Would you actually pay money to get your thoughts front and center? Does a louder voice really need to have a price tag attached to it? Are your thoughts really so important that you would pay hard-earned money just to make sure your “friends” read them? In essence, I’m asking if you would be willing to advertise your own personal life?
This is basically what we do anyway with Facebook and Twitter – only it has always been free to do so. People love to talk about themselves and love it even more when their posts get a lot of comments or replies. Facebook understands this – so they automatically move posts with lots of “Likes” or “Comments” to the top of friends respective timelines in order to promote more exposure.
Here is where it is starting to get out of hand. Facebook will now let you pay to promote your own posts. You can have zero “Likes” and zero “Comments” on a post, but have it moved to the top of your friends timelines simply by paying a small fee.
Check out some snippets from this article on CNBC.com:
Facebook is testing a new product in the US that allows ordinary users to pay to promote their own status updates, marking a shift in the social network’s willingness to charge its users for a core service.
The product has potential to generate revenues, analysts said, but could also threaten the organic feel of the site as people pay to market their own social lives.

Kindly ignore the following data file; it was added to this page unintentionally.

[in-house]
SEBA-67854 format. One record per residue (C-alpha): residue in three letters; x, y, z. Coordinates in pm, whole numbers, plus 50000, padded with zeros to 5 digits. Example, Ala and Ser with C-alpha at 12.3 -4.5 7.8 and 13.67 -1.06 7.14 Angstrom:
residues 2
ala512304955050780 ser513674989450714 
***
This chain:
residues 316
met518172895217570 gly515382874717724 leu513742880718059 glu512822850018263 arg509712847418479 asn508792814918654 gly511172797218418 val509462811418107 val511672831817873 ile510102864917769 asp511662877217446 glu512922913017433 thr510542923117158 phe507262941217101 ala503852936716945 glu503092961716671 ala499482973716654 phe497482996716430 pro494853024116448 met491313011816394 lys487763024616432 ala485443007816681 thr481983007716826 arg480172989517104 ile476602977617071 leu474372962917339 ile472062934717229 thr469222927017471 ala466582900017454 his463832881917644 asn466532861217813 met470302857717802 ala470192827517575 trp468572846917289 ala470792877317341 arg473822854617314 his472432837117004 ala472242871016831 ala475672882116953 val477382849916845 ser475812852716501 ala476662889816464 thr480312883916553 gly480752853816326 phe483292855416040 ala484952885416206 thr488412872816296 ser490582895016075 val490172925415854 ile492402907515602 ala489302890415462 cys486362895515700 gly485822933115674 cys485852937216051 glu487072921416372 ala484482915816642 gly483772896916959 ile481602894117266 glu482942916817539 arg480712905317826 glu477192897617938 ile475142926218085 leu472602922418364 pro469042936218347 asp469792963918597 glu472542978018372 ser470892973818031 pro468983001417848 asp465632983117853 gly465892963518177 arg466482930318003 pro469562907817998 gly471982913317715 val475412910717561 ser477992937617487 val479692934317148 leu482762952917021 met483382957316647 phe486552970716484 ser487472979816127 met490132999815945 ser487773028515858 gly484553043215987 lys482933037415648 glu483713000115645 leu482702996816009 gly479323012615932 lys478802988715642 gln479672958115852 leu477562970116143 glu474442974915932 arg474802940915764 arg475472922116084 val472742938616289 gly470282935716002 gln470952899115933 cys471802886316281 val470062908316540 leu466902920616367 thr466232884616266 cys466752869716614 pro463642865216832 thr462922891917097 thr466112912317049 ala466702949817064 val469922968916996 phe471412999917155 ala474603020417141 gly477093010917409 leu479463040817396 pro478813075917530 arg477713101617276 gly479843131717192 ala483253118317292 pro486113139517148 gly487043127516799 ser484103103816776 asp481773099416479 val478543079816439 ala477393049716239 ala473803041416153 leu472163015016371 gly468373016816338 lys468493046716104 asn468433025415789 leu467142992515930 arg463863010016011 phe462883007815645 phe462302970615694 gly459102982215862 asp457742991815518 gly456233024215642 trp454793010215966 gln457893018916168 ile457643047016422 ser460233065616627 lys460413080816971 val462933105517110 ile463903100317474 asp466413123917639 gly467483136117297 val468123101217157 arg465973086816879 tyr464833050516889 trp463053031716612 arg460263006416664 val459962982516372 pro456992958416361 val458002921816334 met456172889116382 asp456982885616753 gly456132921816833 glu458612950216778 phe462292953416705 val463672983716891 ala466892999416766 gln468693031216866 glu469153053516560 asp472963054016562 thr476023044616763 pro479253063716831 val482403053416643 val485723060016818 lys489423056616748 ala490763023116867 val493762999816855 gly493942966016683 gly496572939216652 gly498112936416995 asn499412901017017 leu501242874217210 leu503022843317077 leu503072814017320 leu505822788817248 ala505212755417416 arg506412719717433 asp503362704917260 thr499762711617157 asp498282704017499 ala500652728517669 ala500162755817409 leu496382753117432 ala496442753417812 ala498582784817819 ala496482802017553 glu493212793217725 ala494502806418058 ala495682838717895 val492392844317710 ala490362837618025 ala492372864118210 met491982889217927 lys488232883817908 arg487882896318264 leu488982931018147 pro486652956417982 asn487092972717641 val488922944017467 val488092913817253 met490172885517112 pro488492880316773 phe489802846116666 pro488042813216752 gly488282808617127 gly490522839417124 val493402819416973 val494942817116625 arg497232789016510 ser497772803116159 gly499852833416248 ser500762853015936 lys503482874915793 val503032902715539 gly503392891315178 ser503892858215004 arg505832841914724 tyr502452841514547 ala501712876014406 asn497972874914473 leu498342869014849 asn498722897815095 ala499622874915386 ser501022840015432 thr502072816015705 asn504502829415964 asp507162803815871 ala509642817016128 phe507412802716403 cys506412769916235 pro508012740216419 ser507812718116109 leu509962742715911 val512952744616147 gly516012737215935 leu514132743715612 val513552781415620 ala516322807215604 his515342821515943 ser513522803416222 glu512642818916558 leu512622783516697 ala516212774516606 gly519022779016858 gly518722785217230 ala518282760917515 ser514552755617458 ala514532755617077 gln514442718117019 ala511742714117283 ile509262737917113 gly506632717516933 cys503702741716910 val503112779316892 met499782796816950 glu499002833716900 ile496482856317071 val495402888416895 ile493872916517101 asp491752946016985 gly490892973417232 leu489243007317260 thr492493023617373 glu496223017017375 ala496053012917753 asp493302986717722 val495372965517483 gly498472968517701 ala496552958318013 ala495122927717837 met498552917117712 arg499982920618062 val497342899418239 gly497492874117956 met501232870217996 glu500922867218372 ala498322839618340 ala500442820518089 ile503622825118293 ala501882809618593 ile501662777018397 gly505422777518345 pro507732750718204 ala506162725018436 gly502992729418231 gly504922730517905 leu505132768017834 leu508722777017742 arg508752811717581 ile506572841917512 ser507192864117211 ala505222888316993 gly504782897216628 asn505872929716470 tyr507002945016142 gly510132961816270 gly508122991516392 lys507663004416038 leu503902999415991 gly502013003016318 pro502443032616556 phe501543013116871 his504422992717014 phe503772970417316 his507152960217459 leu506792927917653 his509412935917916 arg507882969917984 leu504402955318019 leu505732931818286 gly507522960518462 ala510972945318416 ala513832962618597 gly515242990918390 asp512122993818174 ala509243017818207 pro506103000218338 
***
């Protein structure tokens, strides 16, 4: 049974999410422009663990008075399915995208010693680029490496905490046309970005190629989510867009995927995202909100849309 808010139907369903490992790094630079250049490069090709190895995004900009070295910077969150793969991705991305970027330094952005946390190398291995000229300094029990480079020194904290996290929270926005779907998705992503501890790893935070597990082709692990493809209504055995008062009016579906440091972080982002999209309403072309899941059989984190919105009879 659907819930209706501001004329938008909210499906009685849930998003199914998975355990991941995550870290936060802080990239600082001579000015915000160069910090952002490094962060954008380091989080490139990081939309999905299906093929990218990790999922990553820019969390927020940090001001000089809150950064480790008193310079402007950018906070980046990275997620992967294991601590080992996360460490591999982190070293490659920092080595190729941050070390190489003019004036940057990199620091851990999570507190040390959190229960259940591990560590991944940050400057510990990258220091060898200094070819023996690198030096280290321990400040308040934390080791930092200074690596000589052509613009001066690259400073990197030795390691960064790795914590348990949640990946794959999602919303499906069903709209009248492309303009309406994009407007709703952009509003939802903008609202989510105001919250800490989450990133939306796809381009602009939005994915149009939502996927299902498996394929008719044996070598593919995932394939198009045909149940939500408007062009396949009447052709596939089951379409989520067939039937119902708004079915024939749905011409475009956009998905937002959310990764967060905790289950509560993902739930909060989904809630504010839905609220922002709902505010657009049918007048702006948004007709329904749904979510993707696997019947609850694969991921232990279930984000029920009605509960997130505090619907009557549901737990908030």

… [Facebook] began offering the feature in the US, where most of [its] revenues are generated, to users with less than 5,000 friends for $7 per post.
Some Facebook users have taken to the social media site to complain, setting up opposition groups like “End Promoted Posts” and “Against paying money to announce/promote posts” and grumbling that Facebook is turning directly to users to ease the pressure it faces from investors.
And there we have it! The key phrase in the entire article – “pressure it faces from investors.” Facebook will never be the same since it went public and started selling shares of its stock. They now have to please and appease to their investors.
The Social Network
The movie, The Social Network, tells the story of the founding of Facebook. It is apparently based on a book that was written about the true story. In that movie, Zuckerberg and his friends are seen discussing monetization during the early stages of Facebook. Zuckerberg said that he didn’t want ads on the screen because they weren’t “cool.”
Boy, how far they have come. Ads are commonplace now, not only on Facebook, but everywhere on the web. I don’t think people mind seeing ads on the screen. They can easily be tuned out and attention can be focused on the content. Some may even find certain advertising to be quite helpful. This was all well and good – but apparently it wasn’t enough.
Facebook has always been free to use. But now they’ve found a way to charge their core users by not making it mandatory to pay. Is this a brilliant move by Facebook or will it do more harm than good? This remains to be seen.